Remembering Dale Corson
Dale Corson 1914–2012
When he became Cornell’s eighth president in the summer of 1969, a few months after the takeover of Willard Straight Hall by black militants, Dale Corson had already served the University as professor, dean, and provost for twenty-three years. Born on a farm outside Pittsburg, Kansas, Corson received his BA from the College of Emporia (1934), his MA from the University of Kansas (1935), and his PhD from the University of California, Berkeley (1938).
A distinguished particle physicist, Corson was the co-discoverer of the element astatine and the co-author of an influential textbook on electromagnetism. During World War II, he worked at MIT’s fabled Radiation Laboratory and served as a technical adviser at the headquarters of the U.S. Army Air Forces in Washington, D.C. While working at Los Alamos Scientific Laboratory at the end of the war, he directed the establishment of the Sandia National Laboratory. Recruited by Cornell in 1946, he became chair of the physics department in 1956. Three years later, President Deane Waldo Malott appointed his fellow Kansan as dean of the College of Engineering, brushing aside his protestations that he was not sufficiently gregarious, urbane, or polished as a public speaker to do the job well. In 1963, President James Perkins made Corson his provost.
An honest, honorable, plain-spoken, candid, and courageous man, Dale Corson restored calm to a troubled campus during one of the most volatile periods in Cornell’s history. Soon after he became president, he began meeting with faculty from every college—and divisiveness and resentment subsided substantially. “The one thing which made it possible for me to survive and command the help of the faculty,” he wrote, “was my long association with them.” Alumni support for Cornell rebounded as well.
During his tenure as president (1969–77), Cornell endured four building seizures or sit-ins, the most consequential of which was an occupation of Carpenter Hall on the Engineering Quad by anti-Vietnam War protestors in April 1972. Corson met each of these challenges with a near-perfect mixture of firmness, principle, patience, tact, and common sense. He reaffirmed Cornell’s commitment to recruiting and retaining black students while insisting on civility and obedience to law. He condemned the war in Vietnam “as a citizen and an educator, rather than as president.” And, thanks to his careful financial stewardship and the recommendations of faculty-led planning commissions, the institution weathered an inflationary spiral that caused budget cuts, tuition hikes, and deferred maintenance to the physical plant.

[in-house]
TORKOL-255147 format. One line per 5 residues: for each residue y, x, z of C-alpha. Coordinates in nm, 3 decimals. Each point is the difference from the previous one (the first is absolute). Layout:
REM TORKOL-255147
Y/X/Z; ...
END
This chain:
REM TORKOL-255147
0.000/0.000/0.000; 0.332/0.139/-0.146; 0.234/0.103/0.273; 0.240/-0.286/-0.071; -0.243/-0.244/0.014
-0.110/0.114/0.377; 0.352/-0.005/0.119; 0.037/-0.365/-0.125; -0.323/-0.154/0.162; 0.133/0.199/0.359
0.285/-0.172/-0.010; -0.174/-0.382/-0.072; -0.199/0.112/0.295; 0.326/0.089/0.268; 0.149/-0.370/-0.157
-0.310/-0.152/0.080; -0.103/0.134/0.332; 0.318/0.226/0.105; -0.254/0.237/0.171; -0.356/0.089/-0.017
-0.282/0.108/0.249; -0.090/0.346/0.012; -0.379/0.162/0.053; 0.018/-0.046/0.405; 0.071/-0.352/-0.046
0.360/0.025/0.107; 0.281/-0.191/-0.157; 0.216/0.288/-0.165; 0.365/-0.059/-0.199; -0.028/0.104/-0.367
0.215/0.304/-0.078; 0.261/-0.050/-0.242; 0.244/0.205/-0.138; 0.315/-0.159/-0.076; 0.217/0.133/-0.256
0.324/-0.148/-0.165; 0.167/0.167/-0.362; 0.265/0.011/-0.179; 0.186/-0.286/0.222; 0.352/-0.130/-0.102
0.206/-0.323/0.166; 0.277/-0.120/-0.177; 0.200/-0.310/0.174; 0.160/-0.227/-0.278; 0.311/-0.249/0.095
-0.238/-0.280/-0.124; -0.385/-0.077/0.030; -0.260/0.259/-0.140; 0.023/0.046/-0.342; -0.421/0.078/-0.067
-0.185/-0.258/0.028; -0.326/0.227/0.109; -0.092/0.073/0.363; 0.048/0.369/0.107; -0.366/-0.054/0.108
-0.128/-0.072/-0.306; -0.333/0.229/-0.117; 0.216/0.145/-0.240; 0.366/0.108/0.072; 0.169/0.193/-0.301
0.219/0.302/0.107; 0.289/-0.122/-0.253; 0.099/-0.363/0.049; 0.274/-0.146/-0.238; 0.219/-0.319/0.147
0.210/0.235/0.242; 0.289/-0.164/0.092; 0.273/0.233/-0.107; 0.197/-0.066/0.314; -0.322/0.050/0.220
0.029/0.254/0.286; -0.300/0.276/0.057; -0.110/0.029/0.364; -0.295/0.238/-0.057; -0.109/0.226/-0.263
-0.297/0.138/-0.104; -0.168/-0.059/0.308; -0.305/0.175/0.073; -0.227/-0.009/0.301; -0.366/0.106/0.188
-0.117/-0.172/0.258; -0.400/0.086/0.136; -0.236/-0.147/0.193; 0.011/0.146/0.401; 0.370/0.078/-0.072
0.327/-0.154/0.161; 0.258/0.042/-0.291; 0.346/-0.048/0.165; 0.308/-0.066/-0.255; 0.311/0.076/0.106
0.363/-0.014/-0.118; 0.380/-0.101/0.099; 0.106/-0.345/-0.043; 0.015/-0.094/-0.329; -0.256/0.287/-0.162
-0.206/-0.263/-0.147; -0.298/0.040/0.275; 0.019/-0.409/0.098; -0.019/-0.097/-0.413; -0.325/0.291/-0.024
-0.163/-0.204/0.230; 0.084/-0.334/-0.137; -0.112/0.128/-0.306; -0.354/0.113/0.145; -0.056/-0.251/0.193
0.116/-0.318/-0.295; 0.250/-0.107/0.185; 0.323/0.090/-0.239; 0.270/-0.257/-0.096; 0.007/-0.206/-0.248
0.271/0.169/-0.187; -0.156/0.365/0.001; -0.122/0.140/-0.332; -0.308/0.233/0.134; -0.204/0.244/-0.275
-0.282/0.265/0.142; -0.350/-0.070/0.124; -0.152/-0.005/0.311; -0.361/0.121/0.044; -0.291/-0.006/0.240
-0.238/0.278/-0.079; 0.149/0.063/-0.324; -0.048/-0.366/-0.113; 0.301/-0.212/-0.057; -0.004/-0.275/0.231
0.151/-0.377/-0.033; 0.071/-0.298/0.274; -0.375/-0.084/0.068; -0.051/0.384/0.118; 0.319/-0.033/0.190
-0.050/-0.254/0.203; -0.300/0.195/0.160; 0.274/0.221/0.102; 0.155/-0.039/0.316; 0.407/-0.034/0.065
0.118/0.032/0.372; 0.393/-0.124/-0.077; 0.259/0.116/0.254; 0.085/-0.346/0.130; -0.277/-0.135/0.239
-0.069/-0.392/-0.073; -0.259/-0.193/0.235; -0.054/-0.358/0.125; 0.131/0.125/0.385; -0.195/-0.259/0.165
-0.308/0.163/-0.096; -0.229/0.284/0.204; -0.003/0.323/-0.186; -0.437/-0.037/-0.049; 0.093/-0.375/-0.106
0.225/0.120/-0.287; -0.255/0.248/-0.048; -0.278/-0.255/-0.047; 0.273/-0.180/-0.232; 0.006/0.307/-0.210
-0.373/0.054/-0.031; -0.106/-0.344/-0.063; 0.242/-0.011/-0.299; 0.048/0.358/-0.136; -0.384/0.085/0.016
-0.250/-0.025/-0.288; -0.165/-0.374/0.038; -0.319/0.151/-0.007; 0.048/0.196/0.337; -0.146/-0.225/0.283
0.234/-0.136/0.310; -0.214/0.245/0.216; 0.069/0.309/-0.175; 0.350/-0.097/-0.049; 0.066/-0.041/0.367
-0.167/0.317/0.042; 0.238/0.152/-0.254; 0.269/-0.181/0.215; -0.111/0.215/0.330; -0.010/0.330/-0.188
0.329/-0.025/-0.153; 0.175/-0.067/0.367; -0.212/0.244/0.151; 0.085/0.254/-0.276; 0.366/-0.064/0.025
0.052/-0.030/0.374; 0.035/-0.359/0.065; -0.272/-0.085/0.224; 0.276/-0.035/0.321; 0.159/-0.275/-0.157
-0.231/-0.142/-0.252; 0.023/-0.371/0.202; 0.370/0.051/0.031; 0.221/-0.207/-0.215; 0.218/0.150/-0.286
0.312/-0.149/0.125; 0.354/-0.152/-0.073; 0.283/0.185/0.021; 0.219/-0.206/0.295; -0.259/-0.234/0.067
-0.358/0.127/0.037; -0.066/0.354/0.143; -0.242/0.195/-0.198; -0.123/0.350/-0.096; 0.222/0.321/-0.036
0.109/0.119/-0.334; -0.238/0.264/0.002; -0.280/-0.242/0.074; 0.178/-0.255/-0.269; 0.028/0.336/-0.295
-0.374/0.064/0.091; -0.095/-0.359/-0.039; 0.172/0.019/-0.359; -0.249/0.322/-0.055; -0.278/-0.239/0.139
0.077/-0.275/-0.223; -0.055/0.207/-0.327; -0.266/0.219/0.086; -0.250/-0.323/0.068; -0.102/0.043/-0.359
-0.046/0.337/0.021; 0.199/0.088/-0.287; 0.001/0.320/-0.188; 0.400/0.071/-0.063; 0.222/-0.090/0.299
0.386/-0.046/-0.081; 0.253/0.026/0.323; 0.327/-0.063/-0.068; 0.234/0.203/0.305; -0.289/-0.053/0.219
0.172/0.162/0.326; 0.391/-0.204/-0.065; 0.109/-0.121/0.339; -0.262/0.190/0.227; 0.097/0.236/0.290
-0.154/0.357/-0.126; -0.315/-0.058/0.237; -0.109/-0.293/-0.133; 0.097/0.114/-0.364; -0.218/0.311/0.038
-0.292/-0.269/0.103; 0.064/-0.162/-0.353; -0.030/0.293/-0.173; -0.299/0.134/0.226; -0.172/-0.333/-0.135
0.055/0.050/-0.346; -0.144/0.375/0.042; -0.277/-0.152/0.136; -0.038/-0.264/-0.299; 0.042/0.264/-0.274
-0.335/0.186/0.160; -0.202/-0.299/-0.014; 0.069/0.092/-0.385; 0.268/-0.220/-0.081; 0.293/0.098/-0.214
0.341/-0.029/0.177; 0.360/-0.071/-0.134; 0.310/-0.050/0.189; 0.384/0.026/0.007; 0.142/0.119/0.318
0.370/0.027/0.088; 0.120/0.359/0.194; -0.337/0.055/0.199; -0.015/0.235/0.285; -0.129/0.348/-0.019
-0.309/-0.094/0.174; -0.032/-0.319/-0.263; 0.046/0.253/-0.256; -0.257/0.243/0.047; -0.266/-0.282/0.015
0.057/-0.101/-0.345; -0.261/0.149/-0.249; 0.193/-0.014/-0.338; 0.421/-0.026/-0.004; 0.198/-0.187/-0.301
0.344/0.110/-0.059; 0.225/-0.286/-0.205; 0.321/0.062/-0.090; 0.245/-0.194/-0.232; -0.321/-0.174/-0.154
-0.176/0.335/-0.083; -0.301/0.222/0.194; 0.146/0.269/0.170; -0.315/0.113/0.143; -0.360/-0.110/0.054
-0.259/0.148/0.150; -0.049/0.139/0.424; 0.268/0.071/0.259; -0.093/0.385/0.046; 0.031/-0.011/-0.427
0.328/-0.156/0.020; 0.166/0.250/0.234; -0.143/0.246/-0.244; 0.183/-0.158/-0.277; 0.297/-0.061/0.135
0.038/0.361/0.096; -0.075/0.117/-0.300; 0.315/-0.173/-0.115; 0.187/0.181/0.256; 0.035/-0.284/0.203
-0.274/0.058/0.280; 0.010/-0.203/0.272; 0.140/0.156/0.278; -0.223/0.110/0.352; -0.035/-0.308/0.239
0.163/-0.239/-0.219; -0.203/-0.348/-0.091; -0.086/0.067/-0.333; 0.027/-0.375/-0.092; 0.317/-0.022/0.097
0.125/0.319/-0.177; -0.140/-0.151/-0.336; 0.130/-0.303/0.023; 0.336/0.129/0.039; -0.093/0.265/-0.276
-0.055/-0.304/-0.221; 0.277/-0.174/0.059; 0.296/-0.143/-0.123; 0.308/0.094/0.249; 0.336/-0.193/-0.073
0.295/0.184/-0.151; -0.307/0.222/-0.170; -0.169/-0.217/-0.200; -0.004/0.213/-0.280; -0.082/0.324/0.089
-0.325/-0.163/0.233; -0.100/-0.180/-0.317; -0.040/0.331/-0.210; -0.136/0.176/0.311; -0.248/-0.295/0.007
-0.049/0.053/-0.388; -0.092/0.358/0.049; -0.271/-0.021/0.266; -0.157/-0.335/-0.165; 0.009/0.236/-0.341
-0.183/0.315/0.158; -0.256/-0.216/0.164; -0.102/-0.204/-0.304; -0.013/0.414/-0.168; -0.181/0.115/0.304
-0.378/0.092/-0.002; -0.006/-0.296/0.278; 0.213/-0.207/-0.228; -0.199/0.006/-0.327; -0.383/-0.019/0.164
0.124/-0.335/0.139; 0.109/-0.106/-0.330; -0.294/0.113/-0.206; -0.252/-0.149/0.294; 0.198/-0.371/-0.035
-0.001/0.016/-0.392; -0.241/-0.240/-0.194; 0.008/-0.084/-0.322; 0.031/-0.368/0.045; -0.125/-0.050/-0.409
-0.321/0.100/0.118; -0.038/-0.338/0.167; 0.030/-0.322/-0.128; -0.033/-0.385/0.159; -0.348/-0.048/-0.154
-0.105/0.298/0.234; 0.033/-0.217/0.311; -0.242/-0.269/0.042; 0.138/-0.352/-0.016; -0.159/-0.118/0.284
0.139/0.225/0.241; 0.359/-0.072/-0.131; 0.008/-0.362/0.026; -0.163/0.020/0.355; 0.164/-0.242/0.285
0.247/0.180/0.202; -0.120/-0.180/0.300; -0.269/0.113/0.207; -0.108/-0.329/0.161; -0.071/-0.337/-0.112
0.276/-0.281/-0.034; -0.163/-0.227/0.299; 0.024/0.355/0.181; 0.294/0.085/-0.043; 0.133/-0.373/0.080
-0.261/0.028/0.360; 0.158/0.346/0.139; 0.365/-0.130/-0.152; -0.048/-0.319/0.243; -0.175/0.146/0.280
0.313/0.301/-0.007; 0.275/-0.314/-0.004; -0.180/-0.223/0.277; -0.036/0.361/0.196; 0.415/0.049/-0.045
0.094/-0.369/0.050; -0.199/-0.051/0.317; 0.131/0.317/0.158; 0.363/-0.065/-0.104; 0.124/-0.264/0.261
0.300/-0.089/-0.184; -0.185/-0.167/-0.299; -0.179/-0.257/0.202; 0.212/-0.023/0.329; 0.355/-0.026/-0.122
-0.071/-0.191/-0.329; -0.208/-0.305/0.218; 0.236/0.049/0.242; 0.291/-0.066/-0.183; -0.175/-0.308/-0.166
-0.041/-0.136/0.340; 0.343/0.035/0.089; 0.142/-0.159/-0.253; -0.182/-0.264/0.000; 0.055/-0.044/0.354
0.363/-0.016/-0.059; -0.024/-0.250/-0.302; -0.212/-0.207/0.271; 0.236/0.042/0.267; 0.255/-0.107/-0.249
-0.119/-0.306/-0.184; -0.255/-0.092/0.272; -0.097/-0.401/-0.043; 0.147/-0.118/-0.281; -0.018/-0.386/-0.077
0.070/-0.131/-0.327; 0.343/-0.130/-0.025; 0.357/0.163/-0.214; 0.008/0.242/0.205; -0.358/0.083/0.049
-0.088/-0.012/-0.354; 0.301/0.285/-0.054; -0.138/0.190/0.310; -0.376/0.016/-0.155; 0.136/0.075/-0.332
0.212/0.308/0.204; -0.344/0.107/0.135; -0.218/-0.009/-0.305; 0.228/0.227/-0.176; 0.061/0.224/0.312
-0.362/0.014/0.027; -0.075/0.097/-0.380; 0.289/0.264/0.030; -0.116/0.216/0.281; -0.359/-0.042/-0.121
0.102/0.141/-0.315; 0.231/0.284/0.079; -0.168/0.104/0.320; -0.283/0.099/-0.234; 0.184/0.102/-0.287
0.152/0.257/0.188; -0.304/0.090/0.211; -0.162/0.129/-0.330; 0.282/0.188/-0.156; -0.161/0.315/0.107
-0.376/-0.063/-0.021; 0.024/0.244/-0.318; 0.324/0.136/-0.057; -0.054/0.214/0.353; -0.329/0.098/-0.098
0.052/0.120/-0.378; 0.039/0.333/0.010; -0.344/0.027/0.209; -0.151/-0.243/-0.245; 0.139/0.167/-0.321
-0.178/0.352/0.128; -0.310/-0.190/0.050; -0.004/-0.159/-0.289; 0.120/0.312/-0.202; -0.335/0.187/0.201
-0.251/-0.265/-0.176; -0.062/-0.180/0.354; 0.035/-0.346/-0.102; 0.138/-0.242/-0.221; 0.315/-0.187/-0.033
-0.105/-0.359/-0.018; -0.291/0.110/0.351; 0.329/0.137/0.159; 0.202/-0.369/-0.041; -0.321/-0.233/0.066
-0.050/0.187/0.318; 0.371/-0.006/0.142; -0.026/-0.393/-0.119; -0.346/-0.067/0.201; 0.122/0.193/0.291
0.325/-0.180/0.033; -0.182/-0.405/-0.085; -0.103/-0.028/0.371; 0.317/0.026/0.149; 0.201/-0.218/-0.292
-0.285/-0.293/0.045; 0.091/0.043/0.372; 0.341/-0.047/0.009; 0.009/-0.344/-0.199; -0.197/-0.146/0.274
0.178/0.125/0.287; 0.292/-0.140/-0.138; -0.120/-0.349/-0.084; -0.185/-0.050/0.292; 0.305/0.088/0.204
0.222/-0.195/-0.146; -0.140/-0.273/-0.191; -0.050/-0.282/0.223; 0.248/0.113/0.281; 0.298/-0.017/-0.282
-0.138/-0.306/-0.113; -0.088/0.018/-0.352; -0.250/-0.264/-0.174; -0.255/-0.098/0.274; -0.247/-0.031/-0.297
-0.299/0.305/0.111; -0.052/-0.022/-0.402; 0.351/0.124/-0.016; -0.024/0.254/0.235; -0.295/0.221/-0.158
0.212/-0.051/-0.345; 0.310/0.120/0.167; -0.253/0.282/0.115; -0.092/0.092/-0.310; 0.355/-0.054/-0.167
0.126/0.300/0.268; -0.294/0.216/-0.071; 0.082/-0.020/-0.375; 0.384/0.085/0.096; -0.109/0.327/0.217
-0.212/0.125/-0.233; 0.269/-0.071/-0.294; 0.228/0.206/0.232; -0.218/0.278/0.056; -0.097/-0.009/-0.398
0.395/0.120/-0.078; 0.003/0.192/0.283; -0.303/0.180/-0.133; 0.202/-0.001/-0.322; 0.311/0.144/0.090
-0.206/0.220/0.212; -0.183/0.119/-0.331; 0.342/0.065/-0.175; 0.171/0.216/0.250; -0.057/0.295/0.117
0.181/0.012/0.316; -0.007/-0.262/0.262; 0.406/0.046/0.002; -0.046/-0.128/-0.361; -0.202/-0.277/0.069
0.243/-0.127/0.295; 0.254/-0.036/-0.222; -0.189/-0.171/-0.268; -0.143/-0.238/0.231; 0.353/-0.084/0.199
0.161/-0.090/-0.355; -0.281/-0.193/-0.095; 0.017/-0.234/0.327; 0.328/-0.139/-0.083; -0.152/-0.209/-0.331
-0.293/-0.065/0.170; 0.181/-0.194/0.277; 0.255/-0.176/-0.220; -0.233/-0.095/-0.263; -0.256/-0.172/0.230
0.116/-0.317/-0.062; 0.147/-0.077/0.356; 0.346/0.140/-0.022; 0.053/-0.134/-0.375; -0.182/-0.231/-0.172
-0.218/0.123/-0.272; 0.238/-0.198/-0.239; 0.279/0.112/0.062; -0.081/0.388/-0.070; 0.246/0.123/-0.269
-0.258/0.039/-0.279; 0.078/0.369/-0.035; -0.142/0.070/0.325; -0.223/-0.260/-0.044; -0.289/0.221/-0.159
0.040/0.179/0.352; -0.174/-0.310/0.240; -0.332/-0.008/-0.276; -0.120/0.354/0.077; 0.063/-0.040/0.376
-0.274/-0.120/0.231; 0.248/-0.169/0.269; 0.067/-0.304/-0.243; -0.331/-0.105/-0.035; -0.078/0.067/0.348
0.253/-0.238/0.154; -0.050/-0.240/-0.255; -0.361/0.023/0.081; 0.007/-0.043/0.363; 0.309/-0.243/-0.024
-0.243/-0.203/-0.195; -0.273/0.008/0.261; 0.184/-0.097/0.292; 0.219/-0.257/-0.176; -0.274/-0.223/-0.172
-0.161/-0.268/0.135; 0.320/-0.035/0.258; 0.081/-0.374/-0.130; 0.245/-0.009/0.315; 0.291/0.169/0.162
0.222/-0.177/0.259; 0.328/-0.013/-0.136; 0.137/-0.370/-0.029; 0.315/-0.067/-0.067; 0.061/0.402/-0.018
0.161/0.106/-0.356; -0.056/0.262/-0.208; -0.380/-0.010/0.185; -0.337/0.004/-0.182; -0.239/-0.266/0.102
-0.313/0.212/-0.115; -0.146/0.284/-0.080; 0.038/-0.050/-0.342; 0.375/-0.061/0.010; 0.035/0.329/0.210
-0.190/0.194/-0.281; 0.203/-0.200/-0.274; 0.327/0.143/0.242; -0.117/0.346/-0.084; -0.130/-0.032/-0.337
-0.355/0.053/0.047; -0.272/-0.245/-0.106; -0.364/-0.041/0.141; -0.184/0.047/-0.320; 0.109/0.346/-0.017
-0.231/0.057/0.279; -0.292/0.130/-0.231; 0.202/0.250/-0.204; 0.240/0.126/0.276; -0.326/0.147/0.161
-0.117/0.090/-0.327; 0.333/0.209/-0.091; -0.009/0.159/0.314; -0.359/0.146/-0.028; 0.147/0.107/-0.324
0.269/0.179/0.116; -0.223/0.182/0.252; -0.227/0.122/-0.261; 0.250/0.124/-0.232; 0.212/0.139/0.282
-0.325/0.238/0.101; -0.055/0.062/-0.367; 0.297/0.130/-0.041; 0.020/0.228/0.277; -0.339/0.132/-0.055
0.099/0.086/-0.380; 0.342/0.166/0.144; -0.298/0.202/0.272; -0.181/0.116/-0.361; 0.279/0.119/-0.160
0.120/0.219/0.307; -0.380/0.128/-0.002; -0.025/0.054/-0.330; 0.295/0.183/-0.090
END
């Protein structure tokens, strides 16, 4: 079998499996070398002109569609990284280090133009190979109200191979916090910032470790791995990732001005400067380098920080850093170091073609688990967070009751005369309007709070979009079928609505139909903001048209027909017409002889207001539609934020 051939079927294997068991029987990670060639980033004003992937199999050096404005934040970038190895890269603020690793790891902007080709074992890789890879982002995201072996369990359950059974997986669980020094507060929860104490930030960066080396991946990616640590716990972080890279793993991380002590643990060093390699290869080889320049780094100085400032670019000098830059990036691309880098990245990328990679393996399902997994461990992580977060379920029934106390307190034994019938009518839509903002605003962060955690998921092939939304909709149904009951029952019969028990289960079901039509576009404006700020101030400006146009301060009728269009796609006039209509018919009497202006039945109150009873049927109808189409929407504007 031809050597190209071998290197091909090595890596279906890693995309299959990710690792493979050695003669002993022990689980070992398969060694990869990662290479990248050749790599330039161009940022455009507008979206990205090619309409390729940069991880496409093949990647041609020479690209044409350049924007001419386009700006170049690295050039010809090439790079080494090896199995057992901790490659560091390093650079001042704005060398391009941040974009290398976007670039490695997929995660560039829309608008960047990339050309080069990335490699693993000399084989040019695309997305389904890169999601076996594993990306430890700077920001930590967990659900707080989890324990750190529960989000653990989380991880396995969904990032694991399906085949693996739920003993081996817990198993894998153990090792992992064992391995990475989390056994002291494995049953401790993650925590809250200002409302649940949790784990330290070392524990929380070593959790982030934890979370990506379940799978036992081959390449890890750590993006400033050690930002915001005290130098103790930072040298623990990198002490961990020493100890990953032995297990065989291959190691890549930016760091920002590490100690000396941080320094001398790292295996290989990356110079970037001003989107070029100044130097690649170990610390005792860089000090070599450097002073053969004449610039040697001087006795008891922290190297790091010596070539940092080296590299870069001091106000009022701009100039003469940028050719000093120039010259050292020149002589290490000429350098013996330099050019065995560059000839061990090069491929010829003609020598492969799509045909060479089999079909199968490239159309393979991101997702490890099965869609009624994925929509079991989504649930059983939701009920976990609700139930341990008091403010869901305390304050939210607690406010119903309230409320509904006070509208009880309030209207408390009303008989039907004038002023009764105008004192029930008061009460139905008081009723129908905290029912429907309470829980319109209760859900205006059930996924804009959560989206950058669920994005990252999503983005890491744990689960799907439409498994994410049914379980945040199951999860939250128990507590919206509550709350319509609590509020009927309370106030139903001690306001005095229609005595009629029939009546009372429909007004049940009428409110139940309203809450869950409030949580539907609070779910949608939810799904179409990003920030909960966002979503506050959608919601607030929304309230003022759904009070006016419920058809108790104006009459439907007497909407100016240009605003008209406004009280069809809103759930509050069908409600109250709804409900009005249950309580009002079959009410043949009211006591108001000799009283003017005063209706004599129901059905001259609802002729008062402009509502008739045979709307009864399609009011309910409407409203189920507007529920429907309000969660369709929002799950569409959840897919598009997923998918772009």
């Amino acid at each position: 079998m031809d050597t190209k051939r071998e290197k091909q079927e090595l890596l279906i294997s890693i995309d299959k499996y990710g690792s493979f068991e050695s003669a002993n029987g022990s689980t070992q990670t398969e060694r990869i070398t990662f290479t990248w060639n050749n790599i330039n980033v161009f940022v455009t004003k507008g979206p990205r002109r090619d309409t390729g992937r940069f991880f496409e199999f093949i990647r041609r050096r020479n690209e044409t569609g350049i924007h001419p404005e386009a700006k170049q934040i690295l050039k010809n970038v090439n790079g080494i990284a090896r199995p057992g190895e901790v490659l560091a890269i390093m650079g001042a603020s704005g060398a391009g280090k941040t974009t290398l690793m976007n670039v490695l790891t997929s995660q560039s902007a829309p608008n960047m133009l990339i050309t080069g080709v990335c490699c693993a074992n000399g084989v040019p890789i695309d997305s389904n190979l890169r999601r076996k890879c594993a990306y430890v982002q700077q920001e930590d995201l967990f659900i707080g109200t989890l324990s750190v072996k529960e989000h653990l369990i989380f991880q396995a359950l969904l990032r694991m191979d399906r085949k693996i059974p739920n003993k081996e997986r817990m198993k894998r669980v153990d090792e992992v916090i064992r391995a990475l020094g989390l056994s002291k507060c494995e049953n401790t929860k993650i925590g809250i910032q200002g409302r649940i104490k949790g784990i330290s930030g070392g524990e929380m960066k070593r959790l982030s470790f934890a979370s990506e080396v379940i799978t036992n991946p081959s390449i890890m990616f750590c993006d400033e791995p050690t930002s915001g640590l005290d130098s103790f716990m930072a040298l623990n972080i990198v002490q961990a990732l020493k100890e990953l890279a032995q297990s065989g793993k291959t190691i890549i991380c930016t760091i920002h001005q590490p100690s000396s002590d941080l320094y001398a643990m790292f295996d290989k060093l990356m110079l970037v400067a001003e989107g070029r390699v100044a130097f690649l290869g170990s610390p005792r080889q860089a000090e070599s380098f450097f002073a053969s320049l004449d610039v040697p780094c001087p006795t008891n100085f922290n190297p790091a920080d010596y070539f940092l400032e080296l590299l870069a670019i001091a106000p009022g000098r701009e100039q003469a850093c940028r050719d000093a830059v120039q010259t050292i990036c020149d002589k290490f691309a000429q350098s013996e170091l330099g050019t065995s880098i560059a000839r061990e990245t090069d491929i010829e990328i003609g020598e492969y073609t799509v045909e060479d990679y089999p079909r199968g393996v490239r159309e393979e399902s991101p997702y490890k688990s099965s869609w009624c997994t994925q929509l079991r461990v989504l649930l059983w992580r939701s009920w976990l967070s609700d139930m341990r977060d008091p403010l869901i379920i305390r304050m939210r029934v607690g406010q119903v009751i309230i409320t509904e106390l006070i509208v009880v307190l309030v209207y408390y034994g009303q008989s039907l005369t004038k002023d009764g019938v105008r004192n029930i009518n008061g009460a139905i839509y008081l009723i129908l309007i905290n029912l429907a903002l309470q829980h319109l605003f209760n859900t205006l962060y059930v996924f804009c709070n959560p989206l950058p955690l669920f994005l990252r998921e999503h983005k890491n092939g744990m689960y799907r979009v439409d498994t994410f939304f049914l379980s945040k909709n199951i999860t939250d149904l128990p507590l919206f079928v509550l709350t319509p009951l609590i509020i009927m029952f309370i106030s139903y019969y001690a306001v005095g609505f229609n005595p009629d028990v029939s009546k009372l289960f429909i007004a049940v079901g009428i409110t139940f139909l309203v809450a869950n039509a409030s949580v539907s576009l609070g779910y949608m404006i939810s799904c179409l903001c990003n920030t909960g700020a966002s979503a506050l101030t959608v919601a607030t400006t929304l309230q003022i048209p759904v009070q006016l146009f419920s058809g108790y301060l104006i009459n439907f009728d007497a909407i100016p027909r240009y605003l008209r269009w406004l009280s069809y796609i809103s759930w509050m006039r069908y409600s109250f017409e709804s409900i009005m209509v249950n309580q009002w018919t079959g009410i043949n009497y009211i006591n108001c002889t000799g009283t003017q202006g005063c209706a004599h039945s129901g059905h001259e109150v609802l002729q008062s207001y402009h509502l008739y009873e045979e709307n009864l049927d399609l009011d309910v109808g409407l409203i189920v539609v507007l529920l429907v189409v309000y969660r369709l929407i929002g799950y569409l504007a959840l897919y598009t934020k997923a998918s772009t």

Despite financial constraints, Corson managed to support substantial, even fundamental, innovations in research and teaching at Cornell. Before the term multidisciplinary became fashionable, he encouraged the formation of programs in Science, Technology, and Society; Materials Science; Medieval Studies; and Women’s Studies. He had a hand in the expansion of the Division of Biological Sciences, the Department of Geology, and the Wilson Synchrotron Laboratory. And he oversaw the completion of the I. M. Pei-designed Herbert F. Johnson Museum of Art.
Corson also presided over a major restructuring of governance at Cornell, with the establishment of a faculty-student-employee University Senate, the addition of student and employee representatives to the Board of Trustees, and a campus code of conduct and judicial system.
Less revolutionary but nonetheless important and permanent changes occurred during his presidency as well. Beginning in the fall of 1972, classes began for the first time before Labor Day—and examinations ended before Christmas. And, for the first time in decades, Commencement was held in an outdoor ceremony at Schoellkopf Stadium.
Citing the toll the presidency had taken on him and Nellie, his wife, Corson stepped down in 1977 and was named chancellor. Three years later, he retired. Nonetheless, Corson remained busy and productive. He was an adviser and mentor to his successors—Frank Rhodes, Hunter Rawlings, Jeffrey Lehman ’77, and David Skorton—and to more than half a dozen provosts. He honed his (already estimable) skills as a photographer. Having played a key role in the birth of the space program in the United States, he was an articulate and effective proponent of government support for scientific initiatives—and in 1987 the National Academy of Sciences awarded him its coveted Public Welfare Medal. Thinking globally but acting locally, Corson helped found Kendal at Ithaca, a retirement community, moving there with Nellie when it opened.
Dale Corson was respected by virtually everyone who knew him. They—and we—recognize his wisdom, sound judgment, and rock-ribbed integrity. We celebrate him as an exemplary Cornellian, whose greatness originated in his goodness.
Glenn Altschuler, PhD ’76, is the Litwin Professor of American Studies, dean of the School of Continuing Education and Summer Sessions, and vice president for university relations. Isaac Kramnick is the Richard J. Schwartz Professor of Government.